Is that me, on the right?

Which certainly presented me with a deathbed dilemma: If the chicken from the market I ate made me sick and will be the end to life on earth it as we know it, how does one justify eating hot chicken soup as a cure? Is it like making anti-venom for snakebites out of the venom of the deadly snakes? Is it another of the great Jewish dilemmas?

(The other dilemma is bacon at half-price.)

So I got into bed with my laptop, the modern equivalent of the teddy bear, armed with the remote control, to watch the Olympics. A bit too much gyrating, sequins, and glitter…would I later suffer from Post-Glitter Disorder, like Mariah Carey, I imagined? All those twirling, glittery dudes gliding across the rink. (Is there anyone in the universe, outside the skating world, or a few Eastern European countries, that finds those men’s outfits even remotely attractive or flattering? And why do the men have more glitter than the woman? And since I’m asking questions, can someone should ask those men who speed skate to slow down a bit as a courtesy to viewers trying to get a closer look?)

The beauty of France is that if you need any medication, there’s at least one (usually more) pharmacie on your block and they’re ready to send you home armed with as many as you can carry. And the doctors here still make house calls. Gladly, I might add.

The bad thing is if you need something simple like a battery for your thermometer, you need to mètro across Paris to the special shop that sells batteries for thermometers. When you get there, they’re invariably closed that particular afternoon. They’re open from 9:45am to 11:15am, Monday through Tuesday, and from 2:45pm to 4:15pm on Wednesday.

Except in February, when they’re open on Thursday, instead of Wednesday.
But only from 2:45pm to 3:45pm.

Unless the people who sell batteries for thermometers are on strike.

In my stupor, I wondered if the few ‘comfort foods’ (a word I hate, but it’s appropriate here, I think) that I depend on in these rare hours-of-need are available here. If I manage to drag myself to the supermarket, will I find Canada Dry Ginger Ale? (yes) or Campbell’s Chunky Chicken Soup? (no).

(I did have one dream-like vision over and over, in my delirious haze. It was the Most Fabulous-Looking Chicken Soup Ever. I swear I had a dream about that soup. Would they send me some? Could I call Germany? How many numbers do I need to dial? Will they think I’m insane? How far is Munich? Do they deliver? Did they really somehow manage to link Bob Ross with food?)

But unless I had some chicken stock in the deep- freeze, chicken soup wasn’t gonna happen chez David. The idea of being vertical for longer than 10 seconds was impossible to imagine, let alone buying and eviscerating a chicken, then simmering and straining the stock. And yes, I know all you Americans sitting there all smug with your freezers are loaded up with chicken stock. I hope it’s all freezer-burned next time you need it. Ha! That’ll teach you to be prepared when I’m not.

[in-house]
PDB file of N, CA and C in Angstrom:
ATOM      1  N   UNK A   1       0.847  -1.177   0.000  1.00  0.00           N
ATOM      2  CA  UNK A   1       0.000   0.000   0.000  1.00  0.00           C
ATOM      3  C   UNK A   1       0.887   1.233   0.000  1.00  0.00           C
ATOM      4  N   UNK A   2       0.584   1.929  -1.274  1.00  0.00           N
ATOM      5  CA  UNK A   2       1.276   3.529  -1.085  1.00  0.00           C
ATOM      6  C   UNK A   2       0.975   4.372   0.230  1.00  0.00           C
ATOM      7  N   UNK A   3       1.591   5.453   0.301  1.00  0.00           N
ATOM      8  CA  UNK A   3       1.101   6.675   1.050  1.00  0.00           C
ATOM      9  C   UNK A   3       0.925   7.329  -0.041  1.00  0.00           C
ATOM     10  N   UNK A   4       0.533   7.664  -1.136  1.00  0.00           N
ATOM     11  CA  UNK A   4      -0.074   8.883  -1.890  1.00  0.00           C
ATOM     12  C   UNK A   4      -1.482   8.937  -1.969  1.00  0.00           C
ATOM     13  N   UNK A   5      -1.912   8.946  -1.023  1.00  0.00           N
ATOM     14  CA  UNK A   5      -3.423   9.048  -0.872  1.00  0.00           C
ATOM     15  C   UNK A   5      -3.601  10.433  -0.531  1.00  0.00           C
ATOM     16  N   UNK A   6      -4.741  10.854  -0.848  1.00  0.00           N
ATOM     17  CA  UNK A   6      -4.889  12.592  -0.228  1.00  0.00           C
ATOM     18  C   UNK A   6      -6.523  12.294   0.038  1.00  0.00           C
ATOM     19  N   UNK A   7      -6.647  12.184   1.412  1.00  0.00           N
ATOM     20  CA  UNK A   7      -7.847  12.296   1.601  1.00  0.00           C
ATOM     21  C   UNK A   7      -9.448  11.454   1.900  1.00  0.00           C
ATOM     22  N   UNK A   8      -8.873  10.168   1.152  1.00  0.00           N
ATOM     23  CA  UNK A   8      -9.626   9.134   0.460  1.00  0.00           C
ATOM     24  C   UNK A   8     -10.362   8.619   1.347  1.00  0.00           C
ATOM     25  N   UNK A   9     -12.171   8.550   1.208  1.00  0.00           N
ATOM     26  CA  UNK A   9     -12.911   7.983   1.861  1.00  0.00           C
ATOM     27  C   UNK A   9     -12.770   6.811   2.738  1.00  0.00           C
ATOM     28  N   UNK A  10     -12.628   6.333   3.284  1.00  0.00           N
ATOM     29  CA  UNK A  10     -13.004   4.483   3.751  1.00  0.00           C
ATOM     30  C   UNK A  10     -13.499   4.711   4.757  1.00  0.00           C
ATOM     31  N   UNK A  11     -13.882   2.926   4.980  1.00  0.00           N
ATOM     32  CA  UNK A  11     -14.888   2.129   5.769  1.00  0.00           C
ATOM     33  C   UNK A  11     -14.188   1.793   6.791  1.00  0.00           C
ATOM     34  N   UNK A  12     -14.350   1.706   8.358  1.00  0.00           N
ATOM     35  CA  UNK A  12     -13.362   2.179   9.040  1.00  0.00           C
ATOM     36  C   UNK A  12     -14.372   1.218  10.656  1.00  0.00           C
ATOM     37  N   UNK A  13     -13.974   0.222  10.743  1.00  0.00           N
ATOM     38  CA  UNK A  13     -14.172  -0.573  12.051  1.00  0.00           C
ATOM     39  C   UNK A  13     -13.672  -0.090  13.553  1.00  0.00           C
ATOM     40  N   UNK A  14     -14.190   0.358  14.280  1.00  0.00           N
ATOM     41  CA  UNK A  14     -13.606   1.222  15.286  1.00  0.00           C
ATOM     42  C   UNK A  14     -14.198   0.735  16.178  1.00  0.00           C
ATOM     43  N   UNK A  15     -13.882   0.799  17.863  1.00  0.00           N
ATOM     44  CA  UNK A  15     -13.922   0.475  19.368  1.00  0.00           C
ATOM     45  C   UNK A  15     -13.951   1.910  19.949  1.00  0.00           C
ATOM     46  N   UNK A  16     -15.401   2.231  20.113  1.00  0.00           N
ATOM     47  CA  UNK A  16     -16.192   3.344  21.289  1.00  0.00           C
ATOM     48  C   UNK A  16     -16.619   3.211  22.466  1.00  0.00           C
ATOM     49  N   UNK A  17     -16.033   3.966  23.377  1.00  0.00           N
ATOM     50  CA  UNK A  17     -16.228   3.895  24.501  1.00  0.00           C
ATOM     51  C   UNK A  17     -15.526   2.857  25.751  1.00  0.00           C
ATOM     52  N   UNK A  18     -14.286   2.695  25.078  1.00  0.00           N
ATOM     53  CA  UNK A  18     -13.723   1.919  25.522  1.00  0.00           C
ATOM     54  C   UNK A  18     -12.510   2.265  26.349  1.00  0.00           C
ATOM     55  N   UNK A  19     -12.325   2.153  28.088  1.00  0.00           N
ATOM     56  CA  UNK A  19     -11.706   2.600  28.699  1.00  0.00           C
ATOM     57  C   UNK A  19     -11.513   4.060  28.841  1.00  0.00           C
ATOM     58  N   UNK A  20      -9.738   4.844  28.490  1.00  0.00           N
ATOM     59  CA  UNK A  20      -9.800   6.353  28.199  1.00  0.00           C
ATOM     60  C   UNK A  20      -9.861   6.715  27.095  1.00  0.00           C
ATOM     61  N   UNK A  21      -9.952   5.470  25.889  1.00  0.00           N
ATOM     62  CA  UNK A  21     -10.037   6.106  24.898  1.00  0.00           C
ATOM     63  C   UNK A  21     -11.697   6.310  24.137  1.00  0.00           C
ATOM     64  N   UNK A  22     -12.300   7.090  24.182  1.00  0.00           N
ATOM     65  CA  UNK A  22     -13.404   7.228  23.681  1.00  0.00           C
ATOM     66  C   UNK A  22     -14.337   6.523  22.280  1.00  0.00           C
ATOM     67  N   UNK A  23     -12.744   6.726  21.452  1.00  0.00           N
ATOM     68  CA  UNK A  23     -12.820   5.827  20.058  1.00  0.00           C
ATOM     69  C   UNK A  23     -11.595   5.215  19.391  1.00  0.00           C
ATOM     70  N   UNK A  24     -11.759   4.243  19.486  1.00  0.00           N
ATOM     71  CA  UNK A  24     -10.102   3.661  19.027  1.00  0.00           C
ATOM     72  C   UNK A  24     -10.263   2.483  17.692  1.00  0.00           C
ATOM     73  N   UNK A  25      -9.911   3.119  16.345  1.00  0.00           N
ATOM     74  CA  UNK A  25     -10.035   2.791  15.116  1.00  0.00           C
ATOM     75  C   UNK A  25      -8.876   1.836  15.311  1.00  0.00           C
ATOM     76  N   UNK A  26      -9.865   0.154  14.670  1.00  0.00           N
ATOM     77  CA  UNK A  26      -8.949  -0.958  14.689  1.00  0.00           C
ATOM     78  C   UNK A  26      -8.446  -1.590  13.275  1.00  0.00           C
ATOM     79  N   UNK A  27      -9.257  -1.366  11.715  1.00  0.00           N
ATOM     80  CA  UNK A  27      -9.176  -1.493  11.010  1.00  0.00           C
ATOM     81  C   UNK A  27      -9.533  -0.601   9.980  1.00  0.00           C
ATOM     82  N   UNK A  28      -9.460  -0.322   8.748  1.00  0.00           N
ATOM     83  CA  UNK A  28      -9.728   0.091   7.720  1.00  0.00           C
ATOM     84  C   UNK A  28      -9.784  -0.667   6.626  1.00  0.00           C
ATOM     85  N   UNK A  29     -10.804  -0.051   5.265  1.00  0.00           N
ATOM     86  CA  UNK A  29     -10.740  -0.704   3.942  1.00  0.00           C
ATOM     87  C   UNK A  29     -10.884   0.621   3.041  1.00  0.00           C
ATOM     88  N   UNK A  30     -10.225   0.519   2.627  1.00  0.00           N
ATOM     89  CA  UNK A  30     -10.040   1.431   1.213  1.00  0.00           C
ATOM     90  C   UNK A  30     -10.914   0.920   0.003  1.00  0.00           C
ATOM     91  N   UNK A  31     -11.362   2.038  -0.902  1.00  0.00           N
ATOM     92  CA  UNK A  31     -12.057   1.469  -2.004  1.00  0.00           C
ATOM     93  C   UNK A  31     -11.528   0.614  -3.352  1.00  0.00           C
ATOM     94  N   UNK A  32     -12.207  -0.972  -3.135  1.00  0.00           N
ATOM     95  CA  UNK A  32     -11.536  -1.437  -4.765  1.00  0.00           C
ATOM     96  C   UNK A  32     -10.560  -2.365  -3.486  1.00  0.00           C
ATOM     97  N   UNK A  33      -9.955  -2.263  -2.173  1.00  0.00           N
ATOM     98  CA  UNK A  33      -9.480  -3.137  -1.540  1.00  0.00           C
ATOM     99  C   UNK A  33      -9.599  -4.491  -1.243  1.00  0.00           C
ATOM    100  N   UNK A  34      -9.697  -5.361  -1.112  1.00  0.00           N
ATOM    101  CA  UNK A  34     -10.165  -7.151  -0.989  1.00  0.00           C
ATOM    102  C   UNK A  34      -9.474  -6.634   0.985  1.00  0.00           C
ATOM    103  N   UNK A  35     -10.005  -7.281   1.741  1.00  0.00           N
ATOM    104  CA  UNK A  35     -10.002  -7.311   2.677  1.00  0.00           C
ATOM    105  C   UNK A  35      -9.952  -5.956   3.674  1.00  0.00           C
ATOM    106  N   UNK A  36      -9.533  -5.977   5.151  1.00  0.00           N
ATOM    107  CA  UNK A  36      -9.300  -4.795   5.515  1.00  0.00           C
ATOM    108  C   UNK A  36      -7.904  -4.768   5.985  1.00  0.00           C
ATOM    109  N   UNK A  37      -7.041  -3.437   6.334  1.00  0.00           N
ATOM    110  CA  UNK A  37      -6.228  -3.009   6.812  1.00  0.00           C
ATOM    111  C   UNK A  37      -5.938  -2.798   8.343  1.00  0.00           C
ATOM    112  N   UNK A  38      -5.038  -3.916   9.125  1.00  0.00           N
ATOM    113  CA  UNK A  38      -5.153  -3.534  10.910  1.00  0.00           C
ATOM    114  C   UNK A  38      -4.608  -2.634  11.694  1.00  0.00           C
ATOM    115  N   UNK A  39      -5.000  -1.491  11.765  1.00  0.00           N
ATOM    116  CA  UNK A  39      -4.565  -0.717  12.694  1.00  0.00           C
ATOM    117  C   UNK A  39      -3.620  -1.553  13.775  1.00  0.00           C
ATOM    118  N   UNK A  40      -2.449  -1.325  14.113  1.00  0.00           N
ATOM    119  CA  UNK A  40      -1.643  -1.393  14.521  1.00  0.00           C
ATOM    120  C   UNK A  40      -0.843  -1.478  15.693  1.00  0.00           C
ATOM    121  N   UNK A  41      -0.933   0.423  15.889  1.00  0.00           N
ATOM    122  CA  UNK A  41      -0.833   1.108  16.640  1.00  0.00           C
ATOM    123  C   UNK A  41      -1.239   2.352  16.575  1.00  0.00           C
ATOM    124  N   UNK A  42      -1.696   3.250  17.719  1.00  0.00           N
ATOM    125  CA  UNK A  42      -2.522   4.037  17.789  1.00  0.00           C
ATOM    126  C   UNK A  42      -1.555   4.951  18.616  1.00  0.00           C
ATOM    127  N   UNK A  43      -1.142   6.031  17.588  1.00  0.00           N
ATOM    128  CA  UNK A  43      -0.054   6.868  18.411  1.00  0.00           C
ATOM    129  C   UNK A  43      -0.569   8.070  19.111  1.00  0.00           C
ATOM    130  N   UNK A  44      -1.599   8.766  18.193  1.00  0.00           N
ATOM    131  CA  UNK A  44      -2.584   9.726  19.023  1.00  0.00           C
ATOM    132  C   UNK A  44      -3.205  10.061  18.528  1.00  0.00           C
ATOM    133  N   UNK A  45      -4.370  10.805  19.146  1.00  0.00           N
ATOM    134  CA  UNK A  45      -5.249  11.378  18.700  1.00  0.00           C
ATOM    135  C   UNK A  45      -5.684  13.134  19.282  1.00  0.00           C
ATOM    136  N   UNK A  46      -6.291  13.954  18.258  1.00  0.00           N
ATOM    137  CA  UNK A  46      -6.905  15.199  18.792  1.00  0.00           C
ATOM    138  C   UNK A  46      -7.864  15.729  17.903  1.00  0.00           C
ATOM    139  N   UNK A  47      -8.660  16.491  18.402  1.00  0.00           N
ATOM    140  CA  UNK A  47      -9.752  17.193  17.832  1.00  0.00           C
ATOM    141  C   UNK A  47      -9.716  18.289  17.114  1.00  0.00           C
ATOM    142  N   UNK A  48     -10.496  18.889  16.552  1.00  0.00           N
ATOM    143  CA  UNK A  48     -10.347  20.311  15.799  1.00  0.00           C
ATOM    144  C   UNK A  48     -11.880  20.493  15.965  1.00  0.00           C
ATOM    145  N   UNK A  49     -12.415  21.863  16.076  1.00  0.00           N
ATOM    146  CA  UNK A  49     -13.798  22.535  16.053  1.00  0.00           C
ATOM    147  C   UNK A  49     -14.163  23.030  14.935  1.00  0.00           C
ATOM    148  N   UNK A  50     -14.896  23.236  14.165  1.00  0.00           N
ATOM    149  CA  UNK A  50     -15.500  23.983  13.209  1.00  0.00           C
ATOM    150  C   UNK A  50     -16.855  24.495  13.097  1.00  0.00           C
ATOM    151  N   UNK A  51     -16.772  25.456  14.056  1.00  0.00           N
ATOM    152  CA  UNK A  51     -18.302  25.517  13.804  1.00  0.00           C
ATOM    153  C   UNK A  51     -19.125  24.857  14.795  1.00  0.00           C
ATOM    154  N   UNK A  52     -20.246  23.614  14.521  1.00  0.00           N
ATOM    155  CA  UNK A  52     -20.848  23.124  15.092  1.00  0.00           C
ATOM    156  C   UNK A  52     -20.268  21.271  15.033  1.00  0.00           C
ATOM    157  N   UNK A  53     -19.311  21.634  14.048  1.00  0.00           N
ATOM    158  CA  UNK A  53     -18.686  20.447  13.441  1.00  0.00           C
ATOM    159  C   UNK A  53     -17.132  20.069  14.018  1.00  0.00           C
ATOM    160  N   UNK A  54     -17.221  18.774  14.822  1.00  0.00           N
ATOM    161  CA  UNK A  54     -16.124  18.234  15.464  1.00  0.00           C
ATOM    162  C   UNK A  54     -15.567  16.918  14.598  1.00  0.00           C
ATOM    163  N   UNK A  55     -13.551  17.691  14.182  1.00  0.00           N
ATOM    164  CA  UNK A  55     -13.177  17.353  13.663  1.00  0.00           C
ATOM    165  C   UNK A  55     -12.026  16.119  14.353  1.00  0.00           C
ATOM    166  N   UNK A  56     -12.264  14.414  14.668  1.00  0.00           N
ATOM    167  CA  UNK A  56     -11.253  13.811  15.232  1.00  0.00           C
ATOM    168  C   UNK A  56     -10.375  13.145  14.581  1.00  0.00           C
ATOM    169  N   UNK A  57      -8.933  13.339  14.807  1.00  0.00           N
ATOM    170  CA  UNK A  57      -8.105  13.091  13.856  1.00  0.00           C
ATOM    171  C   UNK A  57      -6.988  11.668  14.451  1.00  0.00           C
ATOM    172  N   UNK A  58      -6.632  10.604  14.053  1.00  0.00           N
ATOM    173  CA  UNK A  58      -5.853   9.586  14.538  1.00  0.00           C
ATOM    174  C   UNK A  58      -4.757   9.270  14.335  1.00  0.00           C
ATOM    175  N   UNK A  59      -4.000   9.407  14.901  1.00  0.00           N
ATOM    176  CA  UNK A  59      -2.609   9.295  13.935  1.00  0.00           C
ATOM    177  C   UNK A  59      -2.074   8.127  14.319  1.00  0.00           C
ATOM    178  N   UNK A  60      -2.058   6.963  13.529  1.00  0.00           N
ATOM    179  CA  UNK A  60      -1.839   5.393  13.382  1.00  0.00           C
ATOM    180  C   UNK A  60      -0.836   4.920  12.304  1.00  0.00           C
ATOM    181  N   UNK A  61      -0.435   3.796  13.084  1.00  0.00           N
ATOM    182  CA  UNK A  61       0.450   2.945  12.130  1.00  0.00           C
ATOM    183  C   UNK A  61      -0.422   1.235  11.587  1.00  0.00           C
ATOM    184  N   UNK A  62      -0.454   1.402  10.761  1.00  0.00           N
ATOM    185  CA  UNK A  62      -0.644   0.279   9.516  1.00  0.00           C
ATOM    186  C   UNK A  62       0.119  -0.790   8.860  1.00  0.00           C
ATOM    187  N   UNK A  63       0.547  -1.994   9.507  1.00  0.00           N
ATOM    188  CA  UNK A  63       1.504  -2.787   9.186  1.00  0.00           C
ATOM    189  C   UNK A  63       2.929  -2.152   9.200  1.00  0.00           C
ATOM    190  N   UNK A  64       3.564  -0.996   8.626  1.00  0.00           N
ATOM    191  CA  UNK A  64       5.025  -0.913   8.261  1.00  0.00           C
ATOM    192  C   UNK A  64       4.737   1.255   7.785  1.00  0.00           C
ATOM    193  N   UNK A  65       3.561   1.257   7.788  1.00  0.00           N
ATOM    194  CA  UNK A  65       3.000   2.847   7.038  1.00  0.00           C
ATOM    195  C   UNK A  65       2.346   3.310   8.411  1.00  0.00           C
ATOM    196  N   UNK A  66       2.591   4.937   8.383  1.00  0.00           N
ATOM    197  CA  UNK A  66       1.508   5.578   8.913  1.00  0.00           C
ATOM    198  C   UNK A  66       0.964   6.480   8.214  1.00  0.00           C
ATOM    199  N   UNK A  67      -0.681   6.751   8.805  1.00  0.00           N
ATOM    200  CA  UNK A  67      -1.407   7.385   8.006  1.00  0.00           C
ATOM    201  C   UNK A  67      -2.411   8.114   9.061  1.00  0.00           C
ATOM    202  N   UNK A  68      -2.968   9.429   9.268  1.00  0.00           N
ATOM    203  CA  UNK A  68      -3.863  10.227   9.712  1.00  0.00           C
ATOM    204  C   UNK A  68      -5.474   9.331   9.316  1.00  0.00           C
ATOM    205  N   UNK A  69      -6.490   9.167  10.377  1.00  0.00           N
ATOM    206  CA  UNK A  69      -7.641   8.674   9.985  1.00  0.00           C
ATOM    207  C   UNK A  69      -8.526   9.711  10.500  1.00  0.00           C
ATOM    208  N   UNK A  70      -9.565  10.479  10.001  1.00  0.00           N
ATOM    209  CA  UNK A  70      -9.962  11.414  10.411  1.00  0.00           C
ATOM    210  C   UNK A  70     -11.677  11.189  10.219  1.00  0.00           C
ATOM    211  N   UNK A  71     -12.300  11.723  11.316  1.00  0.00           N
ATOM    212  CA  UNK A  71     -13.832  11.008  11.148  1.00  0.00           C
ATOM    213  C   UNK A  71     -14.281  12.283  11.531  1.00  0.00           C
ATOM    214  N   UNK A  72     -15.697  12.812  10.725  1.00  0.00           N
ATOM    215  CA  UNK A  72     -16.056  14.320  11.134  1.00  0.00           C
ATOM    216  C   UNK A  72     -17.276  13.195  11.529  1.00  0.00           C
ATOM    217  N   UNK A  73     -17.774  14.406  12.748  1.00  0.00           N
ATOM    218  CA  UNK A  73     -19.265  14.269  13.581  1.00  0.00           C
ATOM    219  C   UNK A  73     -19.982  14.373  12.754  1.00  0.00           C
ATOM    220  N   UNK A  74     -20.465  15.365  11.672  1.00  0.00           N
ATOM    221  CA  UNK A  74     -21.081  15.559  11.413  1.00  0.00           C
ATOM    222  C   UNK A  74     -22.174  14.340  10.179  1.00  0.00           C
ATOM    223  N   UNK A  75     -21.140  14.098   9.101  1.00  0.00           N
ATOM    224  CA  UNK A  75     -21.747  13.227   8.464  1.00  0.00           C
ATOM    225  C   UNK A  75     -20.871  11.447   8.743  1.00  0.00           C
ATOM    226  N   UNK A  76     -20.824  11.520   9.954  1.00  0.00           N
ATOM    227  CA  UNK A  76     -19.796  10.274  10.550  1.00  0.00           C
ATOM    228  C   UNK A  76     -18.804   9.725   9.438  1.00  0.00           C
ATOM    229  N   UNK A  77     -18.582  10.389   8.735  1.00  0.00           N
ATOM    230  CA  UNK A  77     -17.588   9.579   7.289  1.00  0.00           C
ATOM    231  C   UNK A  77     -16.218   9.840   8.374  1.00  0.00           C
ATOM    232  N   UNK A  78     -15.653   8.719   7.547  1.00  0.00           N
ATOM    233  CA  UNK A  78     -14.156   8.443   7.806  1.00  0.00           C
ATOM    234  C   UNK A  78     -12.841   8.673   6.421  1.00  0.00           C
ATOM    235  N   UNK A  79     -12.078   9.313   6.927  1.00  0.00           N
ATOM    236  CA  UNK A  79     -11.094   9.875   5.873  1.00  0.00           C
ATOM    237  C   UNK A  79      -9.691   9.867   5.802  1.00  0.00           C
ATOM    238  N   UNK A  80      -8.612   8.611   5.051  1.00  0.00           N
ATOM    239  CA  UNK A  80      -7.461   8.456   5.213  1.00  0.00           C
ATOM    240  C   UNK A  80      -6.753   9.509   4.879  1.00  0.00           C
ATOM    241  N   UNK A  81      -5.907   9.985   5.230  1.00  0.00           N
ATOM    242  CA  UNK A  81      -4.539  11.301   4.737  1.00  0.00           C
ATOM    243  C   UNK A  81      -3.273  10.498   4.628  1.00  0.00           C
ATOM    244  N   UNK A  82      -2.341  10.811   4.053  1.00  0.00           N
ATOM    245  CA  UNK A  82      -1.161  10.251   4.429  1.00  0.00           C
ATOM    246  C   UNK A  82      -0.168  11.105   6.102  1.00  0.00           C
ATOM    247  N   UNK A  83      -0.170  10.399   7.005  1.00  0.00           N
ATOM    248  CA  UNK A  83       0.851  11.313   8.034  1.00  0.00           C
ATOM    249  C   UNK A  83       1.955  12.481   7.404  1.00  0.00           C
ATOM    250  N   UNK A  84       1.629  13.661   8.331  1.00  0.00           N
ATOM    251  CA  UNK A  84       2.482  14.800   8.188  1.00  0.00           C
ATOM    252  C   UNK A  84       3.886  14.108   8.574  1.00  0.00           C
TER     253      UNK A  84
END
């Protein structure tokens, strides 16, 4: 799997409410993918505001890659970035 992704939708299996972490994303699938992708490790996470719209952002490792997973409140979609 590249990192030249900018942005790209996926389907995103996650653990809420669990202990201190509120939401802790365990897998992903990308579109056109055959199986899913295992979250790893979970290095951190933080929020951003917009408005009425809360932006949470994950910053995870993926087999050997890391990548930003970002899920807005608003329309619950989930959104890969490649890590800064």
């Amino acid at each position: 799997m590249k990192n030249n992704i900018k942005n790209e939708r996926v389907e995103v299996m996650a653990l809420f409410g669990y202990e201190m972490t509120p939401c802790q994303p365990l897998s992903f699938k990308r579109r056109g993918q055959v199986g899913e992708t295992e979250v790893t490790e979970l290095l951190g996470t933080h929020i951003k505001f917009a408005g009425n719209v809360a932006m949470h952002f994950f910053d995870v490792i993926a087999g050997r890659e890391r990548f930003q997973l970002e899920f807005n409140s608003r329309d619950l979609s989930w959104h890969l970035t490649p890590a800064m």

Ok, that doesn’t make any sense and was kinda mean. I’m still delirious, so at least I have an excuse. (But did you see what Mariah Carey wore at the Grammy Awards? What’s her excuse? Is she the only person in the world who can wear couture and make it look like she’s getting ready for a gynecological exam?)

The first thing you do when you’re better is go to the refrigerator and toss out anything that you ate within the last few hours, before you first got sick. Even if it wasn’t the culprit, out it goes. I was more than happy to toss the rest of the leftover rotisserie chicken, or as CNN would have politely said, “He culled his roast chicken.”

Most Americans who move to France wonder, “Where can I get canned chicken stock?” For some, canned chicken stock is the magic ingredient in the pantry, able to turn a plate of rice into risotto, or pilaf with the turn of a Swing-A-Way™. Last minute batch of jook? No problem.

When I moved to France and couldn’t find it, that surprised me. The land of great cuisine, and no ready-to-pop stock. So I began making my own. And what did I learn? Homemade chicken stock makes everything taste so much better. And from then on, I vowed I would never use the canned stuff again.
Which admittedly is easy to brag about, since I don’t exactly have a choice in the matter.

So on the mend, I trekked out to one of my new favorite food shops, where I bought the chocolate bars with quinoa a few weeks ago, called Markethic. They have lots of unusual things from all over the world, mostly organic, and I seem to always find something to bring home, from tamarind pâte de fruit to fragrant shards of brilliant-red mace.

Then I saw them up.
I swore I would never do it. But I picked them up.
The culinary version of going to the ‘dark side’…

Les cubes

My only experience with dried soup was years and years ago, and it was so salty and tasted like stale spices that I couldn’t imagine using one again. It felt like taking a deer at a salt-lick. It was about the time when we were fixated by all-things-Knorr™, blending the dried-vegetable soup mix with sour cream, thinking how sophisticated we were for graduating upward from Lipton Onion Soup™ Dip. But in my case, with my head facing bowlward most of the weekend, I fondled the tight little box as something to have on hand in case I needed a quick, emergency broth-fix.

But after I got home and opened it up, I sadly looked at the pathetic, dry little square, and tossed it in the back of a drawer where I would most likely never see it again…

…and entered the Munich telephone code into my speed dial.